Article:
Mapping access to hospitals and walk-in clinics across Vancouver, BC


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Sarah A. Savić Kallesøe, Xi Kang, Jordan T. Leech, and Raymond Li, Simon Fraser University

Currently, there is evidence to suggest that low-income Canadian neighbourhoods tend to have poorer access to care than higher income neighbourhoods. A team of students from British Columbia developed their project, "Mapping Access to Hospitals and Walk-In Clinics Across Vancouver, BC" to investigate. 

The team explored whether this relationship between health care and income existed in Vancouver. In their research, they hoped to understand if the population's health needs were being met. To do so, they evaluated the proximity of health care services to neighbourhoods.

To support their research, the team used open data from Statistics Canada. This data provided them with information on neighbourhoods and average family incomes. The team also used provincial data to identify roads and the locations of walk-in clinics and hospitals. The team used this data to create maps of Vancouver's neighborhoods and average incomes. The maps also showed the distances between neighbourhoods and the nearest walk-in clinic.

At first, the students assumed  that the availability of health care services decreased in lower-income areas.  However, the results of their study showed that lower-income areas within Vancouver have better nearby access to walk-in clinics.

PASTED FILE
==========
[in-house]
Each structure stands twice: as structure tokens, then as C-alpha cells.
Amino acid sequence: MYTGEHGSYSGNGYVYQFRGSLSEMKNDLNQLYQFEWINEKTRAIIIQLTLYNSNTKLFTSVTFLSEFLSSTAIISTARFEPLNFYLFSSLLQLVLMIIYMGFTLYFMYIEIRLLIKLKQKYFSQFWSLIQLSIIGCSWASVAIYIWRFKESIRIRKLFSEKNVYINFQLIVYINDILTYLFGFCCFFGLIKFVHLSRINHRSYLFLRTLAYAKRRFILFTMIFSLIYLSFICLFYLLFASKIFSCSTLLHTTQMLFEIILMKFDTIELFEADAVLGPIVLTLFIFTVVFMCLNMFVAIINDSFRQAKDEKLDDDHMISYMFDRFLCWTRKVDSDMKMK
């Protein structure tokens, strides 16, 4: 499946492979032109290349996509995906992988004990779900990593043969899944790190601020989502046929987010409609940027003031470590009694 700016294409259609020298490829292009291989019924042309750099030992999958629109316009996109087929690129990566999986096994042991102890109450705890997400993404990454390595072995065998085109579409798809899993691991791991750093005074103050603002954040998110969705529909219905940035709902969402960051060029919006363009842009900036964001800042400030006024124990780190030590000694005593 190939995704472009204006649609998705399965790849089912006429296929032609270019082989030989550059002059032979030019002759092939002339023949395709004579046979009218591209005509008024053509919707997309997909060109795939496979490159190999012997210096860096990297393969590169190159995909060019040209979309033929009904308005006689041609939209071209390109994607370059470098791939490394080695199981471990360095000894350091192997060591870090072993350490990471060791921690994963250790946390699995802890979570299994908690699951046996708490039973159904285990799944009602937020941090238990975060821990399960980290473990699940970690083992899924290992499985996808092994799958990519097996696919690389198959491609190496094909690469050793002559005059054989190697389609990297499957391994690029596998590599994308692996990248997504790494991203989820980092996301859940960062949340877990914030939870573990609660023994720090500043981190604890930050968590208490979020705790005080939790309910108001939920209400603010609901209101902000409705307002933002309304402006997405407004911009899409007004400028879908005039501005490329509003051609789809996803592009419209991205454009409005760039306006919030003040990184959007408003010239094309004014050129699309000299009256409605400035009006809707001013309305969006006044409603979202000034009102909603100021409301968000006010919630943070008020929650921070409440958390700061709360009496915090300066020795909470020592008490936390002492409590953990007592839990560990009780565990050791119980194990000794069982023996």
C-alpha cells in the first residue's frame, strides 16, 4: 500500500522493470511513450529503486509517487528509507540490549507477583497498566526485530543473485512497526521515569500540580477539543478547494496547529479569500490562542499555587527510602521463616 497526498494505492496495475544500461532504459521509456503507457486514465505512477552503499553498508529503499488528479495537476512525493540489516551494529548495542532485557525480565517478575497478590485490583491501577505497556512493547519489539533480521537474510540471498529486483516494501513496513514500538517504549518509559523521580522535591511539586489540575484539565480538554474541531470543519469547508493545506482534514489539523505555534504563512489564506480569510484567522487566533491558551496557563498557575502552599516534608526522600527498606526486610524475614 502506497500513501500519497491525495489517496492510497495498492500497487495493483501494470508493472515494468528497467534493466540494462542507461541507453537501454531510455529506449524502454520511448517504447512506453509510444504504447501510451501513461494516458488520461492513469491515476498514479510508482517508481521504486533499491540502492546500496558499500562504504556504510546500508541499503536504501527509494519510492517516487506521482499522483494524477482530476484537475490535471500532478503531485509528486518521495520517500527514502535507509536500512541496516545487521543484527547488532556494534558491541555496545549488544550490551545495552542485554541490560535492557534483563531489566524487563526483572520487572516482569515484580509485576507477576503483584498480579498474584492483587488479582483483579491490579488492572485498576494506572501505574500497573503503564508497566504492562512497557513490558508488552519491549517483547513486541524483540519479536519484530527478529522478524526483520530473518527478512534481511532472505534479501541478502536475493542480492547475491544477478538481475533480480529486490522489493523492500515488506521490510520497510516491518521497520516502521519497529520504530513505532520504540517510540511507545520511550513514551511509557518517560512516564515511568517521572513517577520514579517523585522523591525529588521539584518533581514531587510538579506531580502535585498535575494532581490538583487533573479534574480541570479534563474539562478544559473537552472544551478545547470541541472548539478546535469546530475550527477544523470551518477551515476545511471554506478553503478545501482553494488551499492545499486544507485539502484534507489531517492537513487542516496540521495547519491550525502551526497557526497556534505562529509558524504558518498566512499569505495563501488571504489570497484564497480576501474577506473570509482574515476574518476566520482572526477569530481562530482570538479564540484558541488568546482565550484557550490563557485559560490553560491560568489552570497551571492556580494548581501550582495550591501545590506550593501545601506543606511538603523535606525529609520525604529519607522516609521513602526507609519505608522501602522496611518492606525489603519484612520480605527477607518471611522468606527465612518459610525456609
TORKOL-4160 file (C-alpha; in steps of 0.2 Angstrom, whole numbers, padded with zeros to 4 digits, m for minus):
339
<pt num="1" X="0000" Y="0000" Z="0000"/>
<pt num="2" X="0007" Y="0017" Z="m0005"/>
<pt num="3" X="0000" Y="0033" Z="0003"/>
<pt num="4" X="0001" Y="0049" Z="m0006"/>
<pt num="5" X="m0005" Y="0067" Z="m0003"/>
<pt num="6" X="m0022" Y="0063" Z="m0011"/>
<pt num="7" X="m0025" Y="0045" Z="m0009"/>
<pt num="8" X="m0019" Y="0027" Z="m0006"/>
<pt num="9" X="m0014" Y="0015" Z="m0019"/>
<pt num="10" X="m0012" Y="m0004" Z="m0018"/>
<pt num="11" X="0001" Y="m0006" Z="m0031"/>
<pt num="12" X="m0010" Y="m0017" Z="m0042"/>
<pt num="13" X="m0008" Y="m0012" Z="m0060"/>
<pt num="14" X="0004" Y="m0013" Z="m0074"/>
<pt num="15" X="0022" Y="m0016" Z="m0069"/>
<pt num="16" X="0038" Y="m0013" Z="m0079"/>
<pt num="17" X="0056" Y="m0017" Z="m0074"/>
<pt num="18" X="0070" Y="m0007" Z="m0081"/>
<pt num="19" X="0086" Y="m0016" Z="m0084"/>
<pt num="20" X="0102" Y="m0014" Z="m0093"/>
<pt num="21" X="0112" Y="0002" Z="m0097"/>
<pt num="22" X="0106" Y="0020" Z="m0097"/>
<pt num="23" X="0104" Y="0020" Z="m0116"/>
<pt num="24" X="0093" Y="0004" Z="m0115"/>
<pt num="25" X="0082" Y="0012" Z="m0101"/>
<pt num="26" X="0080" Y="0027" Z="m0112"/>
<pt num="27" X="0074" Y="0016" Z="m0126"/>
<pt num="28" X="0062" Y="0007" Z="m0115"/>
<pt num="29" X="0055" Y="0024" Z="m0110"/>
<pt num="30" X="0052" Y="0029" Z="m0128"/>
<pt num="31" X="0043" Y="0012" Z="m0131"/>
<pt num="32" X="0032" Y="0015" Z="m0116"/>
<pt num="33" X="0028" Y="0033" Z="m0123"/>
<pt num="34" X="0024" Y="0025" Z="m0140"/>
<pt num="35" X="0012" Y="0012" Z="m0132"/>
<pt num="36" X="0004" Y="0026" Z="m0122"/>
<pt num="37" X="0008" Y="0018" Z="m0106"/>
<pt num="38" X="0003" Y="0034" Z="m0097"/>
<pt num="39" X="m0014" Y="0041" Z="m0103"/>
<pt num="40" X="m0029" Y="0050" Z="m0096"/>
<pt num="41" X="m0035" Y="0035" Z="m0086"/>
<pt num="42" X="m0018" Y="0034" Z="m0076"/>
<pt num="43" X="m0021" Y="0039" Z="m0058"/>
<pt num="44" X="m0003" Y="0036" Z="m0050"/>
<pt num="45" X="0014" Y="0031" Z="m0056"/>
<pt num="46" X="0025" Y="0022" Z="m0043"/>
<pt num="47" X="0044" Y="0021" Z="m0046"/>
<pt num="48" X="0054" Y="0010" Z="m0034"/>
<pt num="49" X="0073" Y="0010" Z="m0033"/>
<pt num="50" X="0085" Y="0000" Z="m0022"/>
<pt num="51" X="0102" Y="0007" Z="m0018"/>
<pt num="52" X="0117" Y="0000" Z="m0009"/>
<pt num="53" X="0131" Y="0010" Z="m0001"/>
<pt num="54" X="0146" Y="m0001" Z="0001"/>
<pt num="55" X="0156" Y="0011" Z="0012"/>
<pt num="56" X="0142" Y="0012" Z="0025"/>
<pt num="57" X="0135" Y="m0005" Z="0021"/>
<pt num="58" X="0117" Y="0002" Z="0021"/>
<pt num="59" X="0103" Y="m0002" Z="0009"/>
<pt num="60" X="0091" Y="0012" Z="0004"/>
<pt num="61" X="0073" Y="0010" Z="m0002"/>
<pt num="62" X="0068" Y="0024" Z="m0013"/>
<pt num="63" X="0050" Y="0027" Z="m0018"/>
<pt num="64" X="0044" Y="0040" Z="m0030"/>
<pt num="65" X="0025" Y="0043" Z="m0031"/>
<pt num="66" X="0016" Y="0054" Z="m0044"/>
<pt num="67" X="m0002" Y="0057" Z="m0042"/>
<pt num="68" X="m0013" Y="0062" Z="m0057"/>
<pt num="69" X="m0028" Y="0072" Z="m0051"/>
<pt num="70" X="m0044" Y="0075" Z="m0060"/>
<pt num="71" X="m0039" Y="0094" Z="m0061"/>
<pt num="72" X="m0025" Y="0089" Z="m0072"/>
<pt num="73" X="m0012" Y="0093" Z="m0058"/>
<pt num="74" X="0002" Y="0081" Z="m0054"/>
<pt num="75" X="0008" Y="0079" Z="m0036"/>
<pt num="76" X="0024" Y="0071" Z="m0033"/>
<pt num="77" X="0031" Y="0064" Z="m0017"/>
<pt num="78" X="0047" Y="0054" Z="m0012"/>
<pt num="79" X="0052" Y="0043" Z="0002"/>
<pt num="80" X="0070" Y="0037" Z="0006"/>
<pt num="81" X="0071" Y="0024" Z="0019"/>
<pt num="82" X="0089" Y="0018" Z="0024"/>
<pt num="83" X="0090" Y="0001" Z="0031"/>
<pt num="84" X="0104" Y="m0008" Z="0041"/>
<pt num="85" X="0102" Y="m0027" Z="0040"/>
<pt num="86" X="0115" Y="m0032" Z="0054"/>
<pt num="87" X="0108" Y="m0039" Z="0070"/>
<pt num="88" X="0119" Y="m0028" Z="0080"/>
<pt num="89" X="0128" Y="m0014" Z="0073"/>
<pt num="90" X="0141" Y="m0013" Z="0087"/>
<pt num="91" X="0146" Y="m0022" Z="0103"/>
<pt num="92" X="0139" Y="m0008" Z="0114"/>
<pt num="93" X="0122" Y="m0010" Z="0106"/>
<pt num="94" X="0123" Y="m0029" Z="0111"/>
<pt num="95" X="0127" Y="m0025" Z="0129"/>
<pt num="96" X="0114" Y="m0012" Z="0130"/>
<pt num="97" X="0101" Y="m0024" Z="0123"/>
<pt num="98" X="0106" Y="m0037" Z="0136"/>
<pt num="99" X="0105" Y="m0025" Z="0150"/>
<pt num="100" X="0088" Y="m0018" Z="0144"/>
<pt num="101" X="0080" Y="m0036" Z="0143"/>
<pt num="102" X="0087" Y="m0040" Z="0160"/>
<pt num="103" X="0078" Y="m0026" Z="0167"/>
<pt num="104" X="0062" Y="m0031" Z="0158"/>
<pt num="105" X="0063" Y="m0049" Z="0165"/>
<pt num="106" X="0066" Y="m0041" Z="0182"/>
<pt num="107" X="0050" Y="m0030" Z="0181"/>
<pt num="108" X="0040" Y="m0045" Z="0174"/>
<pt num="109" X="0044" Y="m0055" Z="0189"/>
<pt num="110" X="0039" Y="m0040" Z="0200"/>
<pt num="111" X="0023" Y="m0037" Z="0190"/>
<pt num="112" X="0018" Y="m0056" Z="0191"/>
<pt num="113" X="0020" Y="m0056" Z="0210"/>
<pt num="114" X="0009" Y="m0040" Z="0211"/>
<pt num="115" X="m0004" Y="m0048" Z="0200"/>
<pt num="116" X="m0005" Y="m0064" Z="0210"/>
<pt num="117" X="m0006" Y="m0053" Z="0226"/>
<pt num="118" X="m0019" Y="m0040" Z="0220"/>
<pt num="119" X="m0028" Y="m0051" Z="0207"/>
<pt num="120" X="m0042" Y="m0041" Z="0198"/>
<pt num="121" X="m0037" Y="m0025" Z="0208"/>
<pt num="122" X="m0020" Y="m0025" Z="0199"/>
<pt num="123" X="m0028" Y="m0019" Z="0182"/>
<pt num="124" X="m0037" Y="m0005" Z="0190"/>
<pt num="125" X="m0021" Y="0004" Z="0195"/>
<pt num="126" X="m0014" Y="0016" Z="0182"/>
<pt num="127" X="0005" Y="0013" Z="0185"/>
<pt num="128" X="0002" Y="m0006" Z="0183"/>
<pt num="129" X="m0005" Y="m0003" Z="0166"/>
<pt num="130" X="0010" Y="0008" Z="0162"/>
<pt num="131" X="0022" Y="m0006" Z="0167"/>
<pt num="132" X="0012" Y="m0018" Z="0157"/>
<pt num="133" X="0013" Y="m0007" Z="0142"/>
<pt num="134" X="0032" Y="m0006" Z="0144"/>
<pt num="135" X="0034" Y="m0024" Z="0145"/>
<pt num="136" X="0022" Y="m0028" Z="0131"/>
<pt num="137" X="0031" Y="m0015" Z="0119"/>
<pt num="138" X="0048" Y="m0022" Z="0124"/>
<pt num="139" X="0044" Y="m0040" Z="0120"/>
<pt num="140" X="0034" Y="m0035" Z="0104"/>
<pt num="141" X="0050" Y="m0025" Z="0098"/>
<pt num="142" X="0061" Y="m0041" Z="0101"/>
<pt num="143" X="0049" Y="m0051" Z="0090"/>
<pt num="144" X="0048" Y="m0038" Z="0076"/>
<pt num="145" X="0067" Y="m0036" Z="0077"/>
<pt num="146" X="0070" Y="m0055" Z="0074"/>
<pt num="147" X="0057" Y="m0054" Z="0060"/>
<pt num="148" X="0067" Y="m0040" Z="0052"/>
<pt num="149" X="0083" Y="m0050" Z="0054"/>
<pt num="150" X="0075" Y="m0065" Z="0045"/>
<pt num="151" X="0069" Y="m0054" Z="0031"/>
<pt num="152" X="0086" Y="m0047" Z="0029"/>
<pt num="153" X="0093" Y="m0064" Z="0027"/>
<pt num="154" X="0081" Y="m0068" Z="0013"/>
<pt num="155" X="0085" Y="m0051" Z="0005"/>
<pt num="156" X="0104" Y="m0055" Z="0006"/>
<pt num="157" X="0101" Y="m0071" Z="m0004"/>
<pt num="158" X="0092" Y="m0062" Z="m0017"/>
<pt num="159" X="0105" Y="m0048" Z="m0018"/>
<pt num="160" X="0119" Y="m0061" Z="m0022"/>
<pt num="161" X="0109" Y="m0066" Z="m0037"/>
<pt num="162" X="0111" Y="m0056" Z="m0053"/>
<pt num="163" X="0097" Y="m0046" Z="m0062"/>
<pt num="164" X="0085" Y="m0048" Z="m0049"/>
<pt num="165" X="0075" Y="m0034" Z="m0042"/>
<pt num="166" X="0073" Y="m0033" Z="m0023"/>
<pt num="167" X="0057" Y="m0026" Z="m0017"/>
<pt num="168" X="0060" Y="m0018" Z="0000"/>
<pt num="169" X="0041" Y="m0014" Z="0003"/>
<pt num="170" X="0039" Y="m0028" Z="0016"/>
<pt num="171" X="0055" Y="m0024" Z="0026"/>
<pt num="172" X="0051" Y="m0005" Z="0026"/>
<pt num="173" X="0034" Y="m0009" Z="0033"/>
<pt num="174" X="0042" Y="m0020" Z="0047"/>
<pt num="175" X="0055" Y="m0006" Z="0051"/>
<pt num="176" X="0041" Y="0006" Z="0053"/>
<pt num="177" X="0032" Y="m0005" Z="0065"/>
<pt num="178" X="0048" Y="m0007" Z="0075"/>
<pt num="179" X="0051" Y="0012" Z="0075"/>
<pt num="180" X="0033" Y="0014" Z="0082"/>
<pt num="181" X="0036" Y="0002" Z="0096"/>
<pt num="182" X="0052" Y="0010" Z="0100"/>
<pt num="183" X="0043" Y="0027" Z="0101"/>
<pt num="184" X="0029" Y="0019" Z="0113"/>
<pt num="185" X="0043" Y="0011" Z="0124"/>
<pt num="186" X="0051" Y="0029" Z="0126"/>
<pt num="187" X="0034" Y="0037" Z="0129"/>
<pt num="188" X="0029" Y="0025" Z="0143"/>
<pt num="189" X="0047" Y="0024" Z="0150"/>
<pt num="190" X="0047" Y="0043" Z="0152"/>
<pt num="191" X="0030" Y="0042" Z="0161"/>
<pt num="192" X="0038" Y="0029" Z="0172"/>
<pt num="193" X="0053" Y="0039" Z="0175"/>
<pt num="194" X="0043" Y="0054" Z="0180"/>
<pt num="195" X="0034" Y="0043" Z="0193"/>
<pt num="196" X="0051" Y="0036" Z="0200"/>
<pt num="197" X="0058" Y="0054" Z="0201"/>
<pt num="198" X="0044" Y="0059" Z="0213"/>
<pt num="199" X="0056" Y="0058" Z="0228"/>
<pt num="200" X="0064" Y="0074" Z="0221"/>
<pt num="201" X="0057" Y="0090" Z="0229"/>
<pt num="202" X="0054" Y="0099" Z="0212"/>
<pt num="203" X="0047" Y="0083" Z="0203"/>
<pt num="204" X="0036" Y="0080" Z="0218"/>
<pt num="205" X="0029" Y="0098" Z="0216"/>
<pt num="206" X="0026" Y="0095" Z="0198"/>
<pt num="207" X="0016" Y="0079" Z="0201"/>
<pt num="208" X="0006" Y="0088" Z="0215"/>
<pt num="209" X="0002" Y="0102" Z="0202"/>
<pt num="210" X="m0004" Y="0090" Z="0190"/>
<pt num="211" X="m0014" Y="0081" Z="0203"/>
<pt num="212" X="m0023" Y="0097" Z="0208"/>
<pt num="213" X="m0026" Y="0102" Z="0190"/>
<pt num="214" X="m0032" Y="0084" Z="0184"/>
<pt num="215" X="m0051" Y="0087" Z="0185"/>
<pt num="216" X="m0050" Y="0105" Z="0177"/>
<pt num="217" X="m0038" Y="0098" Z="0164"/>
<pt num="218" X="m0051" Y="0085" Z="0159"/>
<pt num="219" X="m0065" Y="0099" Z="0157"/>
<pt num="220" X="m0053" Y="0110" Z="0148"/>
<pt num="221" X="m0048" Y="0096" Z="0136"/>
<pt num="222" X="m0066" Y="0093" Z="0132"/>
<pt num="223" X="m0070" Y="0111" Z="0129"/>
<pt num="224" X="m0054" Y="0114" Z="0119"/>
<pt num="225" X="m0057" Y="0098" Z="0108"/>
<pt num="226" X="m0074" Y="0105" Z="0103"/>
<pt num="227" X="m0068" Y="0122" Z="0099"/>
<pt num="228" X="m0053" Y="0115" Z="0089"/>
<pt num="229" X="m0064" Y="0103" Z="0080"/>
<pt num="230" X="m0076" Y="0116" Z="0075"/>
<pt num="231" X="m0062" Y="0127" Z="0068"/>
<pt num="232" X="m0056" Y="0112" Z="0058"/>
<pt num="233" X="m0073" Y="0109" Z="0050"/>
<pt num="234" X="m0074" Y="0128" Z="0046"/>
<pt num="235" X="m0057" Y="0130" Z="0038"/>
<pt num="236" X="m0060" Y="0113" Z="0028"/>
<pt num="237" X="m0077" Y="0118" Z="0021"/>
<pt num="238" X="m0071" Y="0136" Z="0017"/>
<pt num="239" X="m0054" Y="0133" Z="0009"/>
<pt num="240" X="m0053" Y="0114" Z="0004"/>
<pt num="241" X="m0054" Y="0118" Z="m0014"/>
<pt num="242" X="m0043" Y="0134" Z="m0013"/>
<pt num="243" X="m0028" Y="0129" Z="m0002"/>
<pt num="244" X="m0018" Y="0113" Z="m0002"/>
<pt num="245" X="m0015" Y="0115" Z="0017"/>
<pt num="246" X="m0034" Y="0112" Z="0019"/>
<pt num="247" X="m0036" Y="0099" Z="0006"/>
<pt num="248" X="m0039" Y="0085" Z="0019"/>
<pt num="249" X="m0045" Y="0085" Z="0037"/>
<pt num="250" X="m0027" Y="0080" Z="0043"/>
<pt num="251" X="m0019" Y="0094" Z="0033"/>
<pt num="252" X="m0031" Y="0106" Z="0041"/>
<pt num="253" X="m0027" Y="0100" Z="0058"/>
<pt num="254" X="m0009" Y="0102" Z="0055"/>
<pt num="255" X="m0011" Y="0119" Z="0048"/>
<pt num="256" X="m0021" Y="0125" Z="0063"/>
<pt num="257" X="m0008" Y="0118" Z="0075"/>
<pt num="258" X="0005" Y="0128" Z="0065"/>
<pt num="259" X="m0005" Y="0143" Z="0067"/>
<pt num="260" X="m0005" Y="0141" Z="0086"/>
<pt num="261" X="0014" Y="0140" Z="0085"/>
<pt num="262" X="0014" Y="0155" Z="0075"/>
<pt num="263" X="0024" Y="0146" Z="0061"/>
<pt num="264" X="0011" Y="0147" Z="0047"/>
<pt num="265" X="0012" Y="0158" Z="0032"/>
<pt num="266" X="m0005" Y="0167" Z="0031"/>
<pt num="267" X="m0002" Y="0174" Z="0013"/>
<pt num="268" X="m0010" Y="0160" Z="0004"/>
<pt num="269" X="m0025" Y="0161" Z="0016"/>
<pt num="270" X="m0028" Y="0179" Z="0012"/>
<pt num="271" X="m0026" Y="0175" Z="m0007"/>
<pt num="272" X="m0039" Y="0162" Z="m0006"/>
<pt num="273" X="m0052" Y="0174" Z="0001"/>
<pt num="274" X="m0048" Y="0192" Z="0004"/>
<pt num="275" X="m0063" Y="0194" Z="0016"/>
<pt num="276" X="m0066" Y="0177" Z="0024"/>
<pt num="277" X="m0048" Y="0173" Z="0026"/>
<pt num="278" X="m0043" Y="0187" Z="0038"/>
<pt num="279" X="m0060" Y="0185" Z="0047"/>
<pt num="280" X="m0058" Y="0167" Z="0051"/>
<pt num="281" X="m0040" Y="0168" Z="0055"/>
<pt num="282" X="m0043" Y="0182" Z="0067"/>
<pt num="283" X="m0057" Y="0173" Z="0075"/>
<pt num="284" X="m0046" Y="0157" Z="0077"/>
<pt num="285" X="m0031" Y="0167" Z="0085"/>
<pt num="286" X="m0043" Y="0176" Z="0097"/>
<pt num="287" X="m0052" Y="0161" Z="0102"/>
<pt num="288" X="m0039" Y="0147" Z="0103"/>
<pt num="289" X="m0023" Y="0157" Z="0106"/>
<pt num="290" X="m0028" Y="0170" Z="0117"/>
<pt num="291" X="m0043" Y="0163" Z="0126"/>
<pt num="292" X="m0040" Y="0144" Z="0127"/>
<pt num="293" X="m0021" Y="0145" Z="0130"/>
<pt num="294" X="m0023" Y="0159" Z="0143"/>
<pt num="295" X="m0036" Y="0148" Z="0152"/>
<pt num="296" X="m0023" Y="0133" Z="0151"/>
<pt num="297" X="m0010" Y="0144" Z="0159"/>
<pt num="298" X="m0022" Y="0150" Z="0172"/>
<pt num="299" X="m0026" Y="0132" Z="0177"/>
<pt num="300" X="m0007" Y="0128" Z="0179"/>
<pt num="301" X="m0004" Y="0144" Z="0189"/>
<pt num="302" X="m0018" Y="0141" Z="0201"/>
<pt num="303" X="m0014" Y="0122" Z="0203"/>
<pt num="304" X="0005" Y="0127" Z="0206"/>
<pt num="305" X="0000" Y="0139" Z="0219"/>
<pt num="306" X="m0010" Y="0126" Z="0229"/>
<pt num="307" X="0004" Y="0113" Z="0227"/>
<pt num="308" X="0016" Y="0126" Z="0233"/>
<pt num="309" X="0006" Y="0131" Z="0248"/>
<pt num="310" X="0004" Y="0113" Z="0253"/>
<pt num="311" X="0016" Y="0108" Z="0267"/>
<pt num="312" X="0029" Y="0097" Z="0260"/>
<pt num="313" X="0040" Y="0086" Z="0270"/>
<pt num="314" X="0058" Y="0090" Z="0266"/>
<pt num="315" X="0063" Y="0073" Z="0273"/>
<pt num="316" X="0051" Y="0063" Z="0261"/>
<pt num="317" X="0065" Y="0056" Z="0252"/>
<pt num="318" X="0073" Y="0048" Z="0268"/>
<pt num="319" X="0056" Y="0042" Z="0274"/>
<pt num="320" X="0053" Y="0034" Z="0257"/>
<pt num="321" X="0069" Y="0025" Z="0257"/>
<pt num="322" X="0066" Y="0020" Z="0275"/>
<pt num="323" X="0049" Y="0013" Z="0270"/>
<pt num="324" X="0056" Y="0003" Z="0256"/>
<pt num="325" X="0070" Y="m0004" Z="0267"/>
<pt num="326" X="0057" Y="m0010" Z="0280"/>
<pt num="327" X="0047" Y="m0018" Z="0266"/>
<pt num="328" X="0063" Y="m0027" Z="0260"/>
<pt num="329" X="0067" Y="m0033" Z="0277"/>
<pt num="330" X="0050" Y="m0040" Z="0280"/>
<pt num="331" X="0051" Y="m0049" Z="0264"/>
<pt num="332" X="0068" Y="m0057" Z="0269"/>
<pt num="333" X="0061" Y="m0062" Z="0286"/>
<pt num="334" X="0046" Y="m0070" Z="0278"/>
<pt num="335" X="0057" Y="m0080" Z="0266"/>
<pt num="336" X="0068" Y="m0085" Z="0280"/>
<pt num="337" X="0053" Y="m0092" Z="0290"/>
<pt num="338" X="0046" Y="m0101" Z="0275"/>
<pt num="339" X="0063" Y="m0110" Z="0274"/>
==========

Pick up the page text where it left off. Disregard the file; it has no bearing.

Proximity to walk-in clinics only represents one component of access. The next step of their research will be to check whether these populations can access the care they need. This will consider proximity, availability of services, and wait times.


Study projects like this are necessary for evaluating and improving the accessibility of health care in Canada. This project can provide feedback on health care services for lower-income Canadians. It can also assist in the implementation of policies to improve access to healthcare. 


“Our research on the relationship between income and the accessibility of health care services in Vancouver, Canada, would not have been possible if it were not for open data. As undergraduate students, being able to easily find, access, and use real data made our project much more meaningful and exciting to conduct. Because our project was based on real data, we were especially proud to present and disseminate our results. That sort of empowerment, particularly among young undergraduates, is an incredible tool.”

- Sarah A. Savić Kallesøe

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